Studying online

There are now 2 possible online modes for units:

Units with modes Online timetabled and Online flexible are available for any student to self-enrol and study online.

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Unit Overview


This unit introduces students to policy, practice and issues regarding heritage in Asia. It also addresses the relationship between 'heritage' and its impact in national development. Students examine case studies of heritage conservation projects in a number of selected countries to explore how heritage conservation policy and practice interacts with current issues such as political change, economic development, urbanisation, migration and globalisation in specific cultural and political contexts. In examining the practice of heritage conservation in real contemporary contexts, students develop a robust understanding of the significance of heritage, as an issue for policy makers at a national and regional governmental level, and as a challenge faced by heritage practitioners and stakeholders in times of rapid change.

More broadly, the unit examines how 'heritage' has become an important element in political, economic, social as well as cultural development in Asia. Recognition of cultural diversity has brought about a paradigm shift in the approach to heritage safeguarding which has brought about a gradual convergence of Eastern and Western traditions in heritage practice. Students develop a better understanding of the nature, theory and practice of heritage in Asia as well as a critical awareness of issues related to national identity and heritage, and the meaning and role of heritage in their own context.

6 points

Students are able to (1) demonstrate understanding of, and sensitivity towards, different cultural environments and national philosophies; (2) clearly articulate the significance of the role of heritage in selected Asian contexts through seminar discussion and preparation of a research project; and (3) develop a critical awareness of issues related to national identity and heritage, meaning and the role of heritage.


Indicative assessments in this unit are as follows: (1) a literature review and project design of 1500 words; (2) a project of 3000 to 3500 words; and (3) lecture/seminar participation. Further information is available in the unit outline.

Student may be offered supplementary assessment in this unit if they meet the eligibility criteria.

Unit Coordinator(s)
Associate Professor Joanna Elfving-Hwang and Associate Professor Stephen Dobbs
Unit rules
Approved quota: 100—academic merit
Contact hours
4 hours per week for 6 weeks
  • The availability of units in Semester 1, 2, etc. was correct at the time of publication but may be subject to change.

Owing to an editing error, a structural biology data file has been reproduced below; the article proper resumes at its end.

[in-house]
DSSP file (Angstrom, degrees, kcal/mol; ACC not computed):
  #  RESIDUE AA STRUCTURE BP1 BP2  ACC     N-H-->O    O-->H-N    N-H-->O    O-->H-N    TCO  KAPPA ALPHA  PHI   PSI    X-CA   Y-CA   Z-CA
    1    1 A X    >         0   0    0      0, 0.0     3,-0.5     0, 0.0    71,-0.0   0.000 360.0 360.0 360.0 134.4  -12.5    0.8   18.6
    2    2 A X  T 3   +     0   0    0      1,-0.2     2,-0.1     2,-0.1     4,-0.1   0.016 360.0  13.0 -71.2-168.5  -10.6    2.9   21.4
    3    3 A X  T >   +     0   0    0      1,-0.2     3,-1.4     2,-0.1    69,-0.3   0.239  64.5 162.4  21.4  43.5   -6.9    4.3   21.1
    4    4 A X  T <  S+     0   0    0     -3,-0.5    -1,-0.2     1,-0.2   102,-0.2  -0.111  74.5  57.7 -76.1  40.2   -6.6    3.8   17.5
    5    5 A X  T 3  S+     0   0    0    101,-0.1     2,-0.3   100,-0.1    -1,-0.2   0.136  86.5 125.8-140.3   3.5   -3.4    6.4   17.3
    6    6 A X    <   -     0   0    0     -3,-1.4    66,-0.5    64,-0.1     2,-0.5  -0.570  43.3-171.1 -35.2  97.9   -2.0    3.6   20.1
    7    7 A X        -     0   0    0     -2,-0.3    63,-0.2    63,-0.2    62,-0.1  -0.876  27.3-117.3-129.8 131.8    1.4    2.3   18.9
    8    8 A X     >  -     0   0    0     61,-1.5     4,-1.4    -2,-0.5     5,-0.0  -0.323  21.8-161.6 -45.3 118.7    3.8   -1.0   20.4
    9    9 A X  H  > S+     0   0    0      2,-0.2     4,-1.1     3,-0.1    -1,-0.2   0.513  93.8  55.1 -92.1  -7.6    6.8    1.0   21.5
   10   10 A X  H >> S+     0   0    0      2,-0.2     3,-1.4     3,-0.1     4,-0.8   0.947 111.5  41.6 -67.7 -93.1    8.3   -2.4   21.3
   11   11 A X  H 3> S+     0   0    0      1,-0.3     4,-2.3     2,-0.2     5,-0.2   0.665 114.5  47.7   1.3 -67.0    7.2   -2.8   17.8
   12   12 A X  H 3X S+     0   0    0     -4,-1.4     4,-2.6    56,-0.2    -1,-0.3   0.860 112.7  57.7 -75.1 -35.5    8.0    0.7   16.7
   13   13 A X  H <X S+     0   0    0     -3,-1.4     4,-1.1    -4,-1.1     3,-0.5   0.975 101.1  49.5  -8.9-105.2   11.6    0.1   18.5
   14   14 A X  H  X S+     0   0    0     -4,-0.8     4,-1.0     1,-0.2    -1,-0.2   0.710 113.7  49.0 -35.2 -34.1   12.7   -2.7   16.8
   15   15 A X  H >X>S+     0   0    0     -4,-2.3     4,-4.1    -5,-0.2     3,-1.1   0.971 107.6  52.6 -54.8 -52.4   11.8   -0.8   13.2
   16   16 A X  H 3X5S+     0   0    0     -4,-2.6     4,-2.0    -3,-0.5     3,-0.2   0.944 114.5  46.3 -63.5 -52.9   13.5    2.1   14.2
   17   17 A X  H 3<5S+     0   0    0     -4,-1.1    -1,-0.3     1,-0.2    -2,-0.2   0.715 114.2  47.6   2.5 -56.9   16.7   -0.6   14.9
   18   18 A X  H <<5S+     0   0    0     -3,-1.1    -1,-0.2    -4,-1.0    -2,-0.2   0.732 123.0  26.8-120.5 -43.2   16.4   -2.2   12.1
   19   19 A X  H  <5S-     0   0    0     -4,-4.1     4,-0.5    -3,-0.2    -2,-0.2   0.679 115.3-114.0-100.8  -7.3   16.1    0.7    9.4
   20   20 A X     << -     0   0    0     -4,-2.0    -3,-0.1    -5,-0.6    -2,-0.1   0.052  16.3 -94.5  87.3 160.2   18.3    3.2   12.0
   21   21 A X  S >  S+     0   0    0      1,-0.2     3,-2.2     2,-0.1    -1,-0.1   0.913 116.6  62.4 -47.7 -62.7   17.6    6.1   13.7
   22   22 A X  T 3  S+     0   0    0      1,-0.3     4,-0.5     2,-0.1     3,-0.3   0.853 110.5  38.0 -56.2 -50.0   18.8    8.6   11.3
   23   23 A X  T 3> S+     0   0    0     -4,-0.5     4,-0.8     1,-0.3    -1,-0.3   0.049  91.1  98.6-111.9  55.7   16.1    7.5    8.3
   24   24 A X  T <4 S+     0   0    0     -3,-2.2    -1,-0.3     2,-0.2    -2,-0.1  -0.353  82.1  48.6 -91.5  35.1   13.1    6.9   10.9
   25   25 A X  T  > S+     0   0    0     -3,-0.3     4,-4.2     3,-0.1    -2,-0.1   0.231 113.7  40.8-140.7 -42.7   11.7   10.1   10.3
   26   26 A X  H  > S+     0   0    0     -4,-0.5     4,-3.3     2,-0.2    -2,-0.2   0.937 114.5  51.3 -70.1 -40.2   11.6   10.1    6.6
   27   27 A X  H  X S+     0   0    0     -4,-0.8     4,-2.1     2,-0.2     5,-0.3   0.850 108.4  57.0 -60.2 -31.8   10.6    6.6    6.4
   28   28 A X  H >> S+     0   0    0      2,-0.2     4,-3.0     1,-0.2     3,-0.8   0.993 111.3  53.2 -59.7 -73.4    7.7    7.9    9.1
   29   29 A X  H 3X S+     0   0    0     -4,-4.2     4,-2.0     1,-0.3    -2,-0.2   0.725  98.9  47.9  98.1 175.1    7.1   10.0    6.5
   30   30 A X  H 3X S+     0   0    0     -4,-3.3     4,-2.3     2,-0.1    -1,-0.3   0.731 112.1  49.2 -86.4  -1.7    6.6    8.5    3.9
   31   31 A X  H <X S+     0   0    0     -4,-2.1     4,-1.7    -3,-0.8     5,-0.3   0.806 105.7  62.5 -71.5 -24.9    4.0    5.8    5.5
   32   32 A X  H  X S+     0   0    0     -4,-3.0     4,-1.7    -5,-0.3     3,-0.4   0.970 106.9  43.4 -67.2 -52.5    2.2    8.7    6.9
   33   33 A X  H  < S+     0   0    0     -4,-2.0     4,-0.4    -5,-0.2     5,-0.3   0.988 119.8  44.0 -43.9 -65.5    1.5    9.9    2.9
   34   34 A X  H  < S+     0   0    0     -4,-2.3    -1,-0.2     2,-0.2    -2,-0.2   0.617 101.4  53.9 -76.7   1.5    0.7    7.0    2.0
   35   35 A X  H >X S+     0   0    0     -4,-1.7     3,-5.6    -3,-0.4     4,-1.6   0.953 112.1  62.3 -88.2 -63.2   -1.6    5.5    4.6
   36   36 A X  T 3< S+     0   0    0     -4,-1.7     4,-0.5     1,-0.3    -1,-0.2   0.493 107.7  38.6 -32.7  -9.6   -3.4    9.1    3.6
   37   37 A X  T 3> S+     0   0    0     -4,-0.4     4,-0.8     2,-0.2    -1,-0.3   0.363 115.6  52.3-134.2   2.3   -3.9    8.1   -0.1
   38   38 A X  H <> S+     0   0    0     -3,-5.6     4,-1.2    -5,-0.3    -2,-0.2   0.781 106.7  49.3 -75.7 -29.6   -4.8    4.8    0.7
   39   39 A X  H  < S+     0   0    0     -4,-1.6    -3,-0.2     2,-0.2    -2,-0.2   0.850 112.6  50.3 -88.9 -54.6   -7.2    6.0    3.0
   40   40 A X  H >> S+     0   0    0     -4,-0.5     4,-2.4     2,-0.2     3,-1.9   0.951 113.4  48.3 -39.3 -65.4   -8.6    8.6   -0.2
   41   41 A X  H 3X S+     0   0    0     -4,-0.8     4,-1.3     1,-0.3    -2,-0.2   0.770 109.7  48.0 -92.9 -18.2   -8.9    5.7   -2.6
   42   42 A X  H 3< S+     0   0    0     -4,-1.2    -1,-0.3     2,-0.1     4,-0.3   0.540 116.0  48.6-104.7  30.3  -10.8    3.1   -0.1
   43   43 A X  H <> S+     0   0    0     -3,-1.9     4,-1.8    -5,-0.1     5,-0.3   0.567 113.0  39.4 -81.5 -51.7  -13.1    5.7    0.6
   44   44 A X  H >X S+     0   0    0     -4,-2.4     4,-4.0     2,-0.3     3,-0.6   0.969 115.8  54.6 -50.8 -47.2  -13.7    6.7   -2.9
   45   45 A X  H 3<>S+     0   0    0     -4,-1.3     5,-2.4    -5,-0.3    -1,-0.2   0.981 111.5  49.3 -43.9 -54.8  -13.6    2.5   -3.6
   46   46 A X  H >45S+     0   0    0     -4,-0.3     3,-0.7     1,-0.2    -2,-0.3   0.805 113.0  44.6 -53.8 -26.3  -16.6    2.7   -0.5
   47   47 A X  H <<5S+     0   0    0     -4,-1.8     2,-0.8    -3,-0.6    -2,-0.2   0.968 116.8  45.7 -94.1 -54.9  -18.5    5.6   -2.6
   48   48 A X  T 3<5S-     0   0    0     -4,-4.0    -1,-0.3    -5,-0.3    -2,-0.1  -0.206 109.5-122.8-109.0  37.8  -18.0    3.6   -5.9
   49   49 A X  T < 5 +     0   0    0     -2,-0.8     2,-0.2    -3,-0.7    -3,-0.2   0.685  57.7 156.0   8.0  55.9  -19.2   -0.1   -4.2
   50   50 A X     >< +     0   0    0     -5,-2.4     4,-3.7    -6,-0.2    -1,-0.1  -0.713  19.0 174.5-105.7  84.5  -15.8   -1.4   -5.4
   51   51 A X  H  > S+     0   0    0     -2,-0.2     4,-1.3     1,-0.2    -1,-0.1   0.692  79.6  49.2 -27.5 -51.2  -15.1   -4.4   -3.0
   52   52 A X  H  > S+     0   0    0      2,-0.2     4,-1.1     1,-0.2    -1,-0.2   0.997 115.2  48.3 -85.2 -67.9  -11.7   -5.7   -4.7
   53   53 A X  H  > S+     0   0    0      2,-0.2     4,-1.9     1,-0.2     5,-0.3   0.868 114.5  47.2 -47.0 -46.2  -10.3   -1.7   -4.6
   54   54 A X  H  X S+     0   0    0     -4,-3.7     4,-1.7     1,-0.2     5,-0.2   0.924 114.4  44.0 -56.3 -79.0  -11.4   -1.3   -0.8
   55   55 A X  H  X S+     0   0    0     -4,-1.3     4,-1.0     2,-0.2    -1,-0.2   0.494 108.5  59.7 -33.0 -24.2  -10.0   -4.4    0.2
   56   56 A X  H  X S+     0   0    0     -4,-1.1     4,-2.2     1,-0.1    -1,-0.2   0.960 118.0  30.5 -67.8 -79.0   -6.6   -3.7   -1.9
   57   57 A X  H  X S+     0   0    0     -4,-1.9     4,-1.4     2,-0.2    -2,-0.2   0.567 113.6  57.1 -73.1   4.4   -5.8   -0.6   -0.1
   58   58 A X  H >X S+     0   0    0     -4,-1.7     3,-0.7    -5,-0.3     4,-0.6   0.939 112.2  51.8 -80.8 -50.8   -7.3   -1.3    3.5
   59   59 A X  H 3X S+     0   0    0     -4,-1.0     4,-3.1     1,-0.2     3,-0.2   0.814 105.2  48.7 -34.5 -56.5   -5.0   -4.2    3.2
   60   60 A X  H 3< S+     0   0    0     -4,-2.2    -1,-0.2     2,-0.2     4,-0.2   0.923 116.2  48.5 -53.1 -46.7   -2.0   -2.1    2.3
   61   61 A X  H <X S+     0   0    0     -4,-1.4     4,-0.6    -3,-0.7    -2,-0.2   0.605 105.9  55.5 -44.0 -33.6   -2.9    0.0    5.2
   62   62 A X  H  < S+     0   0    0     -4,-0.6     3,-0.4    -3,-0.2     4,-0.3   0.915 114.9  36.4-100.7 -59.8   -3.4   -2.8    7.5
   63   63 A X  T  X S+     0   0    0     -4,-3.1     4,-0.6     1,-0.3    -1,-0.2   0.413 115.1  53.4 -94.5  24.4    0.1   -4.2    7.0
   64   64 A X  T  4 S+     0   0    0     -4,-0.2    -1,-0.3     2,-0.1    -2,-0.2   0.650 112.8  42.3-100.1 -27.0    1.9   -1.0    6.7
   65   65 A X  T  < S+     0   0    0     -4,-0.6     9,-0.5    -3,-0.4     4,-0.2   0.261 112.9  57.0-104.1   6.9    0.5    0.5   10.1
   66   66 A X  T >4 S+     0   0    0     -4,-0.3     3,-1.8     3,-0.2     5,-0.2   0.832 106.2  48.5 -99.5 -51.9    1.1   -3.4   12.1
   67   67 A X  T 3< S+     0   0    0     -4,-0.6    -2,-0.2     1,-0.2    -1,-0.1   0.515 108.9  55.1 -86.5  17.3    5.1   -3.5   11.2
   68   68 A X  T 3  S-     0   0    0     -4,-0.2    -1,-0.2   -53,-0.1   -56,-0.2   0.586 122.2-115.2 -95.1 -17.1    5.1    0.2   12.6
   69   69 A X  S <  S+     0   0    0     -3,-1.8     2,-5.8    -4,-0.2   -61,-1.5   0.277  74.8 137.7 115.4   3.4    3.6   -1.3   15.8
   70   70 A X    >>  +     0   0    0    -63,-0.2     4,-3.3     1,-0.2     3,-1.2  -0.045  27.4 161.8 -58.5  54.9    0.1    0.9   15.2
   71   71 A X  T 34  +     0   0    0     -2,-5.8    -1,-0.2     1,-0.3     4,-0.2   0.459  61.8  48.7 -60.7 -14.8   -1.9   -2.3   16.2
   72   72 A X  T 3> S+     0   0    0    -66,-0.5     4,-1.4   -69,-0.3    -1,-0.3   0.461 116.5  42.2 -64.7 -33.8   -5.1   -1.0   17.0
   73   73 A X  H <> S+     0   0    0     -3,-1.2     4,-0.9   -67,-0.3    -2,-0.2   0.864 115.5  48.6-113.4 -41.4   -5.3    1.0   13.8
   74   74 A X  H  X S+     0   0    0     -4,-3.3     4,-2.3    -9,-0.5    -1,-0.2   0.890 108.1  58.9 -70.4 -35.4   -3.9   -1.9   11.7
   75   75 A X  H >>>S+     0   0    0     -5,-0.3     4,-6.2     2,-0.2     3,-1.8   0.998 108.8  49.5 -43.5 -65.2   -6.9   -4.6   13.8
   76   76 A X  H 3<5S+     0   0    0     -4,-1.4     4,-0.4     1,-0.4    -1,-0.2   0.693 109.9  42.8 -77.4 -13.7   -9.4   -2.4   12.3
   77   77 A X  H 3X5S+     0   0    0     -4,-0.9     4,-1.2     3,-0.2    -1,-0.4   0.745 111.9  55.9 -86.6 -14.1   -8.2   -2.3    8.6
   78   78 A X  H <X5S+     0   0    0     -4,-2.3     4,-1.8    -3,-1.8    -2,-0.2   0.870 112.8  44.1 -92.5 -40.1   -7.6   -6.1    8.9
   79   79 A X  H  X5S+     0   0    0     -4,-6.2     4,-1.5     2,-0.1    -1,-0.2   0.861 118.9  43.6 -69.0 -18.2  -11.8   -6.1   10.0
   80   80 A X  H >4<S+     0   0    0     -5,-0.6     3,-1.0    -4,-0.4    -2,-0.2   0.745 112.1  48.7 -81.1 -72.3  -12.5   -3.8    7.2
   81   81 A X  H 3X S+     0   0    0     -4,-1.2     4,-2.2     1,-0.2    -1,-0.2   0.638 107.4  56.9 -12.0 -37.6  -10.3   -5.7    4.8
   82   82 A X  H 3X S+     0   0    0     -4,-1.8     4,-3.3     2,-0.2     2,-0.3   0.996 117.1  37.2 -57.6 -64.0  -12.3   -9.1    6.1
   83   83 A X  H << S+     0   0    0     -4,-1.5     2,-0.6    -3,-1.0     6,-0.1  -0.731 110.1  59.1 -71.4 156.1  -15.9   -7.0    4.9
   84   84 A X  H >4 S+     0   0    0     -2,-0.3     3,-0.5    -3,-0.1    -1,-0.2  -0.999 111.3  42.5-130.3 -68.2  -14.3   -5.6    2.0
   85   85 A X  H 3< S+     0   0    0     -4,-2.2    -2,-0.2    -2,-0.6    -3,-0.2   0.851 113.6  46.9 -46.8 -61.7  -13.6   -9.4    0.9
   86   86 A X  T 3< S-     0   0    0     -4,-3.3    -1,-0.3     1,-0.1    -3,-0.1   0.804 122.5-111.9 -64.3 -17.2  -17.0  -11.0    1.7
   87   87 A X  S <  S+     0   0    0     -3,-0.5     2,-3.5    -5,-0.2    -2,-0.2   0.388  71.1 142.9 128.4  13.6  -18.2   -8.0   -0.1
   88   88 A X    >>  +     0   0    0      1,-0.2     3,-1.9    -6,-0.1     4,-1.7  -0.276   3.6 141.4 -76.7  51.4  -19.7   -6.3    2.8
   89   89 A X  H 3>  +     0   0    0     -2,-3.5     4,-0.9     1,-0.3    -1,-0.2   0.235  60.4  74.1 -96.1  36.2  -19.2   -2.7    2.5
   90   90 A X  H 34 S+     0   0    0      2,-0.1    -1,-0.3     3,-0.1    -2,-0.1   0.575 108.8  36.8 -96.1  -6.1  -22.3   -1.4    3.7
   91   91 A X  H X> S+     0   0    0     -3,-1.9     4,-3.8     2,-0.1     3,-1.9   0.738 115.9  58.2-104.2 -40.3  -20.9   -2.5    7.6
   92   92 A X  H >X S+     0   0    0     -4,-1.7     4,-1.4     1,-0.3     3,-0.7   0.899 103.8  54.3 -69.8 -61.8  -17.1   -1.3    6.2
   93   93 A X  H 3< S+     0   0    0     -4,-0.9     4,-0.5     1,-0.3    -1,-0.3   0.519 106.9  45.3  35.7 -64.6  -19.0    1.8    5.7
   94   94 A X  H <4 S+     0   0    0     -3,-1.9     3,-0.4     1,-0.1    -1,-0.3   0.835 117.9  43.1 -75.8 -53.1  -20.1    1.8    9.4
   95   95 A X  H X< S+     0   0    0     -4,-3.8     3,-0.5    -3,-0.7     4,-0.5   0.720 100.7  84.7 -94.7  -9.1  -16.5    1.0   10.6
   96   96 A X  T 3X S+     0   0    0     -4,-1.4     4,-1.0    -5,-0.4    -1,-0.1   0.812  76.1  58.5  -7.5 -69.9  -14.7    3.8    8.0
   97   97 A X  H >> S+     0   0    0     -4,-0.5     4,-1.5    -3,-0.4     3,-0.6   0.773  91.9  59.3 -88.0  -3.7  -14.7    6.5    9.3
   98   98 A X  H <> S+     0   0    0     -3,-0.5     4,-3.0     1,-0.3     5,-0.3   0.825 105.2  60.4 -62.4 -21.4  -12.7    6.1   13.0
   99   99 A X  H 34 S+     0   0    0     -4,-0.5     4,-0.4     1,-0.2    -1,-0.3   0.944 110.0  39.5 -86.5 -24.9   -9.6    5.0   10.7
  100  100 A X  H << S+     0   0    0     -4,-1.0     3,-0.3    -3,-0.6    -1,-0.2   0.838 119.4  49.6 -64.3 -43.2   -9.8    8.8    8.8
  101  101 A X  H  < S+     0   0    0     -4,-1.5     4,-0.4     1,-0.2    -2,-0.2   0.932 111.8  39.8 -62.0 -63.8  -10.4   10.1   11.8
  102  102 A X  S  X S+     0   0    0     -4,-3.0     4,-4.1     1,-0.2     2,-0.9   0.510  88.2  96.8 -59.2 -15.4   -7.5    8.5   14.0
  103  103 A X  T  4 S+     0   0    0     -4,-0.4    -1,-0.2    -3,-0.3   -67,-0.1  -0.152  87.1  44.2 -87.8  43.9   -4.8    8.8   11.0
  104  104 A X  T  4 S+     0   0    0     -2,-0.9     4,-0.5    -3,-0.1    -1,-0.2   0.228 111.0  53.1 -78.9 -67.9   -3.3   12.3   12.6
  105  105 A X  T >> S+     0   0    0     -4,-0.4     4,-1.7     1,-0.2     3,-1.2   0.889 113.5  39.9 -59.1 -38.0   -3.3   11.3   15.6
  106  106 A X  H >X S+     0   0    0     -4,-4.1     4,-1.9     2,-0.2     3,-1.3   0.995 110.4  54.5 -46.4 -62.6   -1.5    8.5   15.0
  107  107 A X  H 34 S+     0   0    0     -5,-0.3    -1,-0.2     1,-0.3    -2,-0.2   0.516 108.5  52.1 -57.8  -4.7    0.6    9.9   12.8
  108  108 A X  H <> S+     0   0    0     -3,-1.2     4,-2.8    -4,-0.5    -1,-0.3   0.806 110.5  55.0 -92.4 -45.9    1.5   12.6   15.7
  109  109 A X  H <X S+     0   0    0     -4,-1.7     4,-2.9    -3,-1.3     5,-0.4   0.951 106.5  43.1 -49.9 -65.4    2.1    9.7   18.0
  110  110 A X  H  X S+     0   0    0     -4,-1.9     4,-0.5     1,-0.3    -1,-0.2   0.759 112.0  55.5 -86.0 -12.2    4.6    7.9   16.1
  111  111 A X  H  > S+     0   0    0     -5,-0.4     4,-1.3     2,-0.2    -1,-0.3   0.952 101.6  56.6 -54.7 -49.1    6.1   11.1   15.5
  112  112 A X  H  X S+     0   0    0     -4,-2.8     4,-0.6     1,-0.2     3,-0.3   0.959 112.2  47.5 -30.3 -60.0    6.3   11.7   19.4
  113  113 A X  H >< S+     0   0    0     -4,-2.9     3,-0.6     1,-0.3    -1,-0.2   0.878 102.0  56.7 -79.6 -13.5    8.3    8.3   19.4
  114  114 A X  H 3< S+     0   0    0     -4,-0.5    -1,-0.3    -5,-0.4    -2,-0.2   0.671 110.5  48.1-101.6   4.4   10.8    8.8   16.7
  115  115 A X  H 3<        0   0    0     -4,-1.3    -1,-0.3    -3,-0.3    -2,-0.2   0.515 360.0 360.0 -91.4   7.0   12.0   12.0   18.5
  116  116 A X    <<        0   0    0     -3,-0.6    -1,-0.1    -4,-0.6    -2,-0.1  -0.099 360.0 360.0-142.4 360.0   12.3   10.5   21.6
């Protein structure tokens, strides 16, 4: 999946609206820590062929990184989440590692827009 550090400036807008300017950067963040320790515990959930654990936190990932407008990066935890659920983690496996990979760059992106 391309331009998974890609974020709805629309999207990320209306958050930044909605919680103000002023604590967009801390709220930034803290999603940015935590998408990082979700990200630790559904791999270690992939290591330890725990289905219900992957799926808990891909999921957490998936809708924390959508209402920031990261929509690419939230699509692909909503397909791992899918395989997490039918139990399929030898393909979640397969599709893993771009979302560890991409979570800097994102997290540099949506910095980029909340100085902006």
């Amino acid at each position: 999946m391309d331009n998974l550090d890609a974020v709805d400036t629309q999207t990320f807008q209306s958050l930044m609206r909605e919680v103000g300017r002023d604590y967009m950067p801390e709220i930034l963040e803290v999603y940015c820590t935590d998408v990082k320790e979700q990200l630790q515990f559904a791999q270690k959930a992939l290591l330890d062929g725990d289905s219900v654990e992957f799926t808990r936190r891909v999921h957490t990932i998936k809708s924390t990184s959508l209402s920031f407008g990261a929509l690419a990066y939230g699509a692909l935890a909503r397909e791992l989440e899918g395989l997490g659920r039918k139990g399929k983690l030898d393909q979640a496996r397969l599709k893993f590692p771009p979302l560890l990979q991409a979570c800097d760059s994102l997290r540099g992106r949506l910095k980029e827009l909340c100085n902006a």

• All students are responsible for identifying when they need assistance to improve their academic learning, research, English language and numeracy skills; seeking out the services and resources available to help them; and applying what they learn. Students are encouraged to register for free online support through GETSmart; to help themselves to the extensive range of resources on UWA's STUDYSmarter website; and to participate in WRITESmart and (ma+hs)Smart drop-ins and workshops.
  • Unit readings, including any essential textbooks, are listed in the unit outline for each unit, one week prior the commencement of study. The unit outline will be available via the LMS and the UWA Handbook one week prior the commencement of study. Reading lists and essential textbooks are subject to change each semester. Information on essential textbooks will also be made available on the Essential Textbooks. This website is updated regularly in the lead up to semester so content may change. It is recommended that students purchase essential textbooks for convenience due to the frequency with which they will be required during the unit. A limited number of textbooks will be made available from the Library in print and will also be made available online wherever possible. Essential textbooks can be purchased from the commercial vendors to secure the best deal. The Student Guild can provide assistance on where to purchase books if required. Books can be purchased second hand at the Guild Secondhand bookshop (second floor, Guild Village), which is located on campus.
  • Contact hours provide an indication of the type and extent of in-class activities this unit may contain. The total amount of student work (including contact hours, assessment time, and self-study) will approximate 150 hours per 6 credit points.